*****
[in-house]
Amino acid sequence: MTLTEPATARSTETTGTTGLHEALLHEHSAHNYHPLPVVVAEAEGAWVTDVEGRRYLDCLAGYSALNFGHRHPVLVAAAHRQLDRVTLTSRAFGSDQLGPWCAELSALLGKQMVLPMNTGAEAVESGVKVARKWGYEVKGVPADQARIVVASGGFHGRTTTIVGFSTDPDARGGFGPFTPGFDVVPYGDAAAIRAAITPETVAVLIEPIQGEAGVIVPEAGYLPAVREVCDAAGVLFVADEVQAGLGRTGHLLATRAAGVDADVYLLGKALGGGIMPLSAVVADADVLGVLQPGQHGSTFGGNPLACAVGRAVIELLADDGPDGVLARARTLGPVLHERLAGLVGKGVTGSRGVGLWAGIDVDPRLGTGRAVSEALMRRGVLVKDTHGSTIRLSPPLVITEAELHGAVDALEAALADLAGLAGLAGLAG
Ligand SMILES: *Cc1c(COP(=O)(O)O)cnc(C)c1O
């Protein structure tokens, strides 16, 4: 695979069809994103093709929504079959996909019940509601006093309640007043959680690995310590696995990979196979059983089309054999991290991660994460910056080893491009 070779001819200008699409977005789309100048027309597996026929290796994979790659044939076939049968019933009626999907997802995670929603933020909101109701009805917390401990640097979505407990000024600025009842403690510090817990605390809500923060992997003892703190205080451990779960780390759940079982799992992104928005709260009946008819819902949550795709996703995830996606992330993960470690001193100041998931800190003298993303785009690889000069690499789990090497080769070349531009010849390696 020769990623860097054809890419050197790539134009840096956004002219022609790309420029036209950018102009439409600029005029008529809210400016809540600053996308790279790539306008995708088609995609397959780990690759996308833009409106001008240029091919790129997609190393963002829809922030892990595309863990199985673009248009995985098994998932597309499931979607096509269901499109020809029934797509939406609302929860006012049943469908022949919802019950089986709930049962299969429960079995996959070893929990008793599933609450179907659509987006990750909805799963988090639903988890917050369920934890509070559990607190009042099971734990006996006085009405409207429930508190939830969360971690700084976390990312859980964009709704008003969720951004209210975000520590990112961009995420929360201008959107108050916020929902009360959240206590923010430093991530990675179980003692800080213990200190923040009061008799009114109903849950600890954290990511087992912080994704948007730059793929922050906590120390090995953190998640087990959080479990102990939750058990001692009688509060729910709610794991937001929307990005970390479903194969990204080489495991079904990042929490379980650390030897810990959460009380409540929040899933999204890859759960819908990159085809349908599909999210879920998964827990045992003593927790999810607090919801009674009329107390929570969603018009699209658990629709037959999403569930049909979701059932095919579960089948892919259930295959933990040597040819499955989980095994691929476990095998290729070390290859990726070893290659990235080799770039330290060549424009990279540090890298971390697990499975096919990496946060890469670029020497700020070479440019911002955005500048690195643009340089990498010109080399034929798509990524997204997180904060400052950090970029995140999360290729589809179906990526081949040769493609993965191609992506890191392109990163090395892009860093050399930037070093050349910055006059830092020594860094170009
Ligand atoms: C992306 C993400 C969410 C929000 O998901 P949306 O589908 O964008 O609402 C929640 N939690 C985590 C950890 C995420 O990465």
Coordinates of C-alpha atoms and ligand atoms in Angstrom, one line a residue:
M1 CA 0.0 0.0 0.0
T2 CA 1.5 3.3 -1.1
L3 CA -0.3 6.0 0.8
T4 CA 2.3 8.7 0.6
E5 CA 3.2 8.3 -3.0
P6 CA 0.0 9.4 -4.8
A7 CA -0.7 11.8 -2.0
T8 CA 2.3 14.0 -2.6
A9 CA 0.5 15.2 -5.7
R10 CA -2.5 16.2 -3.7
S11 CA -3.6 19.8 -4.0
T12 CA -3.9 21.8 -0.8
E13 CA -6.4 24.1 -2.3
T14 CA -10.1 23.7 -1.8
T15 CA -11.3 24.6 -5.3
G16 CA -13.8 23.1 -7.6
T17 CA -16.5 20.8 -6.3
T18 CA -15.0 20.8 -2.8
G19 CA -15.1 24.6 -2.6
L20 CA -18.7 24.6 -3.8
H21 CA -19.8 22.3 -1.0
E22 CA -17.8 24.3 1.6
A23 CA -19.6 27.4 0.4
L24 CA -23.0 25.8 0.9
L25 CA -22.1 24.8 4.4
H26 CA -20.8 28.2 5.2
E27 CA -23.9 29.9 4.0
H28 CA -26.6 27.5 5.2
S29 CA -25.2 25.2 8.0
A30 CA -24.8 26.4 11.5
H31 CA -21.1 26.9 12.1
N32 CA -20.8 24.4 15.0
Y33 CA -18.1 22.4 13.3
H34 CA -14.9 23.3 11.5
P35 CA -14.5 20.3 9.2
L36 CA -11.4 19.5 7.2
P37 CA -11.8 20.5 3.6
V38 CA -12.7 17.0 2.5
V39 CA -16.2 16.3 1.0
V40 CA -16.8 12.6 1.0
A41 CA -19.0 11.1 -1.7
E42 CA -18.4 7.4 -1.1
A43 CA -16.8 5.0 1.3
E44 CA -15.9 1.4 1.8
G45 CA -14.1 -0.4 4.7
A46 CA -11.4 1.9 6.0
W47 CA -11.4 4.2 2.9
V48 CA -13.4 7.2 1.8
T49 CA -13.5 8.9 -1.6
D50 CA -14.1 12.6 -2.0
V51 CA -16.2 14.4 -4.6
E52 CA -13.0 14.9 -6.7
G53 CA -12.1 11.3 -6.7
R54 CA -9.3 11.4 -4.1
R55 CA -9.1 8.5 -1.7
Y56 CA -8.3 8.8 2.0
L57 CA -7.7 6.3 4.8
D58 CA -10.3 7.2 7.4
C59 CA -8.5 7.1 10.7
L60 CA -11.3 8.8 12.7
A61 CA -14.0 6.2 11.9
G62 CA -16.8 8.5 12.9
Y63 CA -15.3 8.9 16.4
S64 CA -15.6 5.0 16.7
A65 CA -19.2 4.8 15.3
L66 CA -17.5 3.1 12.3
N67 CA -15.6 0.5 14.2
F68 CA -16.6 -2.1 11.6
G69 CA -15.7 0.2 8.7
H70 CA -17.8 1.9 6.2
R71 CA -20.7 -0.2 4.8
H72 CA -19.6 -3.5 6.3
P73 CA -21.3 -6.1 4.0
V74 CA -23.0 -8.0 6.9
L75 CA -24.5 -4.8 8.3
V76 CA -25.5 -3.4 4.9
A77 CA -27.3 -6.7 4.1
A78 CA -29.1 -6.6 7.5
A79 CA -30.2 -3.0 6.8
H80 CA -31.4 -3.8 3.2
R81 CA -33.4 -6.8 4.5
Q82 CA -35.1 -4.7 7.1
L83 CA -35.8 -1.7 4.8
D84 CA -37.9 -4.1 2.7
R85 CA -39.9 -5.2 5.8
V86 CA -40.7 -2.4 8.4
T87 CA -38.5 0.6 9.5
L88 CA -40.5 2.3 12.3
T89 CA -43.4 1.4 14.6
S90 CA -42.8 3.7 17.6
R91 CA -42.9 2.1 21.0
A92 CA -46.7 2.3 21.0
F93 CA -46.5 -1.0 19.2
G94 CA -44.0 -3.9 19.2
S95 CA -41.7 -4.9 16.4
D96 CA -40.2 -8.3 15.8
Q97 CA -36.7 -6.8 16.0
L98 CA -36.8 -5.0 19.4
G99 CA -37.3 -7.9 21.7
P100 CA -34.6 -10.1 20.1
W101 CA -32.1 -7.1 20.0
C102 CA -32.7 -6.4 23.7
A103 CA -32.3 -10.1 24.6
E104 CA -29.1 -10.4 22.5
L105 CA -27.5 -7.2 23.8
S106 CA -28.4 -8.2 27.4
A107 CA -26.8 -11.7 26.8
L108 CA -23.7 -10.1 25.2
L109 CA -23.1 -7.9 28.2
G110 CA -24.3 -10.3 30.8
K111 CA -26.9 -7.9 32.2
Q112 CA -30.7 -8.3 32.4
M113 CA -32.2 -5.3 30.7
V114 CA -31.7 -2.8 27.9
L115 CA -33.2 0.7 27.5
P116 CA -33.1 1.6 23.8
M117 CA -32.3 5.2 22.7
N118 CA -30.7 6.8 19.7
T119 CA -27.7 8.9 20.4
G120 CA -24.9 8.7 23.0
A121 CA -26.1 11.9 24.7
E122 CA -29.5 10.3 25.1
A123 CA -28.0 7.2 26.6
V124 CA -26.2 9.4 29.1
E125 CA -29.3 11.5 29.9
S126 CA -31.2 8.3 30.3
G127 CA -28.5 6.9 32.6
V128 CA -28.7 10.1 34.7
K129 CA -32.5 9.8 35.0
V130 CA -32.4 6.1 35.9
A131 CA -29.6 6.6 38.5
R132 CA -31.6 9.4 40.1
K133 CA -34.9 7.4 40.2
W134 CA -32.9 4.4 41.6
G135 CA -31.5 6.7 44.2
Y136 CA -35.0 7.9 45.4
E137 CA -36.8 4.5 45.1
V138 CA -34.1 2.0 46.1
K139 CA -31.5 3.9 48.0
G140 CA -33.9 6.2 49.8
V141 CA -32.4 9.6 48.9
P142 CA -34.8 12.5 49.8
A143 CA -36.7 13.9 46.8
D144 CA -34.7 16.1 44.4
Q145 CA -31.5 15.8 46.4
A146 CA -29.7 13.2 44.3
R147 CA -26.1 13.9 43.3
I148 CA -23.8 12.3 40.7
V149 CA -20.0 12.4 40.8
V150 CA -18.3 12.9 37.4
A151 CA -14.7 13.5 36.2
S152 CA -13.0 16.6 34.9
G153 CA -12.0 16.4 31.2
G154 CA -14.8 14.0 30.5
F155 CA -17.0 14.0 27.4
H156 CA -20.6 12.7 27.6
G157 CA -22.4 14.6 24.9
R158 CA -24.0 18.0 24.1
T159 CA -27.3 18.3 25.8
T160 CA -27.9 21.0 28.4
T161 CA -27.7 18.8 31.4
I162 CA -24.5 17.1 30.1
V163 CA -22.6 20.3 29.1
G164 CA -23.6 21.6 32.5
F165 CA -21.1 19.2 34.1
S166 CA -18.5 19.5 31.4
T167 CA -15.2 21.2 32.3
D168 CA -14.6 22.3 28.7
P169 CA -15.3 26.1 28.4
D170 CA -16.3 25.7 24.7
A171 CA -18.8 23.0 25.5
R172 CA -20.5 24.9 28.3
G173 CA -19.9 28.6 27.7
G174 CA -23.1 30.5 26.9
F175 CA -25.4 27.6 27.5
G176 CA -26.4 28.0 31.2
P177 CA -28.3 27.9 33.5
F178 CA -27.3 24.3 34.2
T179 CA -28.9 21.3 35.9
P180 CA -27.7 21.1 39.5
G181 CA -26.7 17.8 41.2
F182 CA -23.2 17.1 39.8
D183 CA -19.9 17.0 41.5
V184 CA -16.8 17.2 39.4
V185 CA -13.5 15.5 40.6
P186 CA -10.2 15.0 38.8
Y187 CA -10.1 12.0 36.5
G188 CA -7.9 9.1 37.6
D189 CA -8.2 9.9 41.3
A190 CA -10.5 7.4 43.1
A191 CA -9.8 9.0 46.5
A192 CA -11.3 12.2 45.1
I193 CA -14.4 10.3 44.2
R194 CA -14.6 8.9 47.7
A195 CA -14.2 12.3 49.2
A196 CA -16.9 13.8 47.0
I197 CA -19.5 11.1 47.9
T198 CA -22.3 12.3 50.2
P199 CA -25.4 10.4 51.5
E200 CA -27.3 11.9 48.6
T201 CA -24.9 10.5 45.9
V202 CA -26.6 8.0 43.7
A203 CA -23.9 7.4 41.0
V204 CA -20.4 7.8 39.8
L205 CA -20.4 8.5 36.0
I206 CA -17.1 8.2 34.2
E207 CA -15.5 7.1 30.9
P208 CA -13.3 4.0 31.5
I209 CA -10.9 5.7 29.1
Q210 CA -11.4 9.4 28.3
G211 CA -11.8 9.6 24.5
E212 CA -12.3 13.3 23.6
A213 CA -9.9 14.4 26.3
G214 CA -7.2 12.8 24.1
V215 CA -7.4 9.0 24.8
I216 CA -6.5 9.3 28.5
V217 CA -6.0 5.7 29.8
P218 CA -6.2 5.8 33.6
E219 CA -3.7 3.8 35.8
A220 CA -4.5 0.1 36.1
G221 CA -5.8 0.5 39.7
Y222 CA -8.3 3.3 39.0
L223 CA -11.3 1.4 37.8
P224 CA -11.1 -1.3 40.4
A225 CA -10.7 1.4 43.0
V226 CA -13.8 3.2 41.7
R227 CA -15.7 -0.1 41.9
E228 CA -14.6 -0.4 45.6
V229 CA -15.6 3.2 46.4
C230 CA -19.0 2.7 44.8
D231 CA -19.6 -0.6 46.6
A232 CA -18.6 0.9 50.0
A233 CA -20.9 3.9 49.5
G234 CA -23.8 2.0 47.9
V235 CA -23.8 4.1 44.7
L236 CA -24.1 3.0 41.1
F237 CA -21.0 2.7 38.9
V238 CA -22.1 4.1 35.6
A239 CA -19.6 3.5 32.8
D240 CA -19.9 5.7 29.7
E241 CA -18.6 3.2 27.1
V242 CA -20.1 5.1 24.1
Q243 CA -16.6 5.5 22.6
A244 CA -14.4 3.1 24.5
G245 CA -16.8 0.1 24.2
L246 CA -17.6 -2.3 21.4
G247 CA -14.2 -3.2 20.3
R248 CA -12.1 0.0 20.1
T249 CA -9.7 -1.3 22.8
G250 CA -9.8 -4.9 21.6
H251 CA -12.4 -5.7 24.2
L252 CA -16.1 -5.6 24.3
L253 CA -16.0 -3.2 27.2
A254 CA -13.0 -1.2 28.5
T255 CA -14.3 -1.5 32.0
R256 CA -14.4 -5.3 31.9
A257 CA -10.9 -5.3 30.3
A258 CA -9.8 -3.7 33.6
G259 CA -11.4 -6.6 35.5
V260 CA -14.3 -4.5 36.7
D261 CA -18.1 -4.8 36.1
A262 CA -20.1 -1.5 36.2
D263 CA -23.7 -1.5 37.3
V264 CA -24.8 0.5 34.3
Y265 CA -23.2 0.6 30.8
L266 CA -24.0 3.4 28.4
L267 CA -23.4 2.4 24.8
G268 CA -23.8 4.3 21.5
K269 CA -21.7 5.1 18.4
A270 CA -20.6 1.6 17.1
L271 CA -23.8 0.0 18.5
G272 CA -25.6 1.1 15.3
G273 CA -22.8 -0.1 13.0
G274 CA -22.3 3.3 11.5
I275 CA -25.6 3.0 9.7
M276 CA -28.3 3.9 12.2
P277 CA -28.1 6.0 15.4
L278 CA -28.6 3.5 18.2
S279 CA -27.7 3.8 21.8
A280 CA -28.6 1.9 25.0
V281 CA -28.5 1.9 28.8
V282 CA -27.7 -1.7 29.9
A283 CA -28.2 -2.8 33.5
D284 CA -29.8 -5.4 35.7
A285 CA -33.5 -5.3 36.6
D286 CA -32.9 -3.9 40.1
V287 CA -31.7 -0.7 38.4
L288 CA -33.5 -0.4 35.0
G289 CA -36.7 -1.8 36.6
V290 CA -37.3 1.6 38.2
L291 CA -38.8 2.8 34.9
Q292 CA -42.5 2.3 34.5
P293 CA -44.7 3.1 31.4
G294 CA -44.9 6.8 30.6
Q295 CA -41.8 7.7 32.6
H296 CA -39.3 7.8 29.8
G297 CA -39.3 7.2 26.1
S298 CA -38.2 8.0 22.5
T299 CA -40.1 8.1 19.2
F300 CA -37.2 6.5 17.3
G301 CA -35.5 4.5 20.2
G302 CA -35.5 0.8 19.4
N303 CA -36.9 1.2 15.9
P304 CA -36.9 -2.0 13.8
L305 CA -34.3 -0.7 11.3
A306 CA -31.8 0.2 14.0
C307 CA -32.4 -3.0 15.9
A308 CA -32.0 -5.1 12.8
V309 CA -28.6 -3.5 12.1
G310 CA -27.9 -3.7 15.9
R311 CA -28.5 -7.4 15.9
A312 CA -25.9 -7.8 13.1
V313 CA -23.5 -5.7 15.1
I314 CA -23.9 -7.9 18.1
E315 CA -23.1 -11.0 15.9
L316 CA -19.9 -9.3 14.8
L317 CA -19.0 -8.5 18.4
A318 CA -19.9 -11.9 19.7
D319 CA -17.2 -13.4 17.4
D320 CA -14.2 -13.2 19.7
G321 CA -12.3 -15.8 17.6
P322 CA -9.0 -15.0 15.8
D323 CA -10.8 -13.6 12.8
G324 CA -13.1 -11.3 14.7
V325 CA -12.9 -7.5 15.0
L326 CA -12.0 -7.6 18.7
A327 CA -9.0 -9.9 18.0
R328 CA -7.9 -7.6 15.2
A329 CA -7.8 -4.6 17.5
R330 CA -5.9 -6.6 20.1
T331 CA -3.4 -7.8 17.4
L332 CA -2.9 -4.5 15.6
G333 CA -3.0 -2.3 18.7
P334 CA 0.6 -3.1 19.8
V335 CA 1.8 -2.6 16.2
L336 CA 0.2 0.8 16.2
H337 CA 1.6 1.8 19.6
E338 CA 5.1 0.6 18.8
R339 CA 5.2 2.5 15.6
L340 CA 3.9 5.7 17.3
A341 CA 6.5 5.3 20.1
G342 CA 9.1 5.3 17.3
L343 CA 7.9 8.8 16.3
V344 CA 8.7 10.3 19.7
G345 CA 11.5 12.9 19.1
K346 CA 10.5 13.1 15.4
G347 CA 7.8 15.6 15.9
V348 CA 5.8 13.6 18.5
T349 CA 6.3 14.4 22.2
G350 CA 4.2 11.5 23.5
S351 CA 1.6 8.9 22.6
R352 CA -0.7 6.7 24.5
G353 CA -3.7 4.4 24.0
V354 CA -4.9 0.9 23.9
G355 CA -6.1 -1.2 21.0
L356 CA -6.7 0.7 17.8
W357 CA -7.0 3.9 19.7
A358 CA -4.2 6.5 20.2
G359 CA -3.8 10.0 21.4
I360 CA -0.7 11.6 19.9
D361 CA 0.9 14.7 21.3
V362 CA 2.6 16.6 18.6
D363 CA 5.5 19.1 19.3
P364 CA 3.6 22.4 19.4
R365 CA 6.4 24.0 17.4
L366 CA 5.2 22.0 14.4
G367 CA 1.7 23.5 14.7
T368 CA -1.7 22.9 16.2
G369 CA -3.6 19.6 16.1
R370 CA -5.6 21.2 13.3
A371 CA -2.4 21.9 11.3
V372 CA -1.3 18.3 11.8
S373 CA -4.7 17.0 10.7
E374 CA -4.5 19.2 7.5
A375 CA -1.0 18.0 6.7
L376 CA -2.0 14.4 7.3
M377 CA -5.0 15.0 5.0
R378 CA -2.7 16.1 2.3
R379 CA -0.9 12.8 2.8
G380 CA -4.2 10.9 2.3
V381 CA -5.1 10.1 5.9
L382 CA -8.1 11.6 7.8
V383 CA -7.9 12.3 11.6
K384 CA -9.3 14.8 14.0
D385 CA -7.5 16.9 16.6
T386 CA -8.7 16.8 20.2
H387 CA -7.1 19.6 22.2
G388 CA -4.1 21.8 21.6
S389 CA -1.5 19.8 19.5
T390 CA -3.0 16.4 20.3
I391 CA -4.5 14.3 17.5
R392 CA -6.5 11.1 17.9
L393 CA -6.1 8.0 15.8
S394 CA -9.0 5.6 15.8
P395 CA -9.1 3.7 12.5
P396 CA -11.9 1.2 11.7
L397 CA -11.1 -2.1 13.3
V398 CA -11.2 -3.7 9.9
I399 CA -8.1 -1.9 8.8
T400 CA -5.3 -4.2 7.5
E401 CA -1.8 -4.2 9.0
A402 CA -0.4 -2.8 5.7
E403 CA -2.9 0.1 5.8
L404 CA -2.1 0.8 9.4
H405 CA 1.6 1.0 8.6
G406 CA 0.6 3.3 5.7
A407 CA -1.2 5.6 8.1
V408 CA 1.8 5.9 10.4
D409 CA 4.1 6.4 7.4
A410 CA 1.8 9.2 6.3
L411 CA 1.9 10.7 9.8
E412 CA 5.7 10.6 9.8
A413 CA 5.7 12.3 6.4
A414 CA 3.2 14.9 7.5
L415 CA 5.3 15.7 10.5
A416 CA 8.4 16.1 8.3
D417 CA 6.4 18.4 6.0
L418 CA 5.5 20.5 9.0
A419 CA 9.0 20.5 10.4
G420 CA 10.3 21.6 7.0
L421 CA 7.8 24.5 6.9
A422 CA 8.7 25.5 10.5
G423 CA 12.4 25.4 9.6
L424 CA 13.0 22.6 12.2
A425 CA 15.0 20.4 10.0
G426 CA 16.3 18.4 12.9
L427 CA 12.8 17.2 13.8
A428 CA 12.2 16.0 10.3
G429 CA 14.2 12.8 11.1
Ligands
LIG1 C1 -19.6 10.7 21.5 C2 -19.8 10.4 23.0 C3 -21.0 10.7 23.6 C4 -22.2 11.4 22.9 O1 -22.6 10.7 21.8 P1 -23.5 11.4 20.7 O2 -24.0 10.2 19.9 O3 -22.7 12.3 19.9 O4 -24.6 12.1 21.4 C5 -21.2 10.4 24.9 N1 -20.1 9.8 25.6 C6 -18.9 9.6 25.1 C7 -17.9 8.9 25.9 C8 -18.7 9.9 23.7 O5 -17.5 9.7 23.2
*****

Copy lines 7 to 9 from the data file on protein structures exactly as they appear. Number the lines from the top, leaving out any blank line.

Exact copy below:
M1 CA 0.0 0.0 0.0
T2 CA 1.5 3.3 -1.1
L3 CA -0.3 6.0 0.8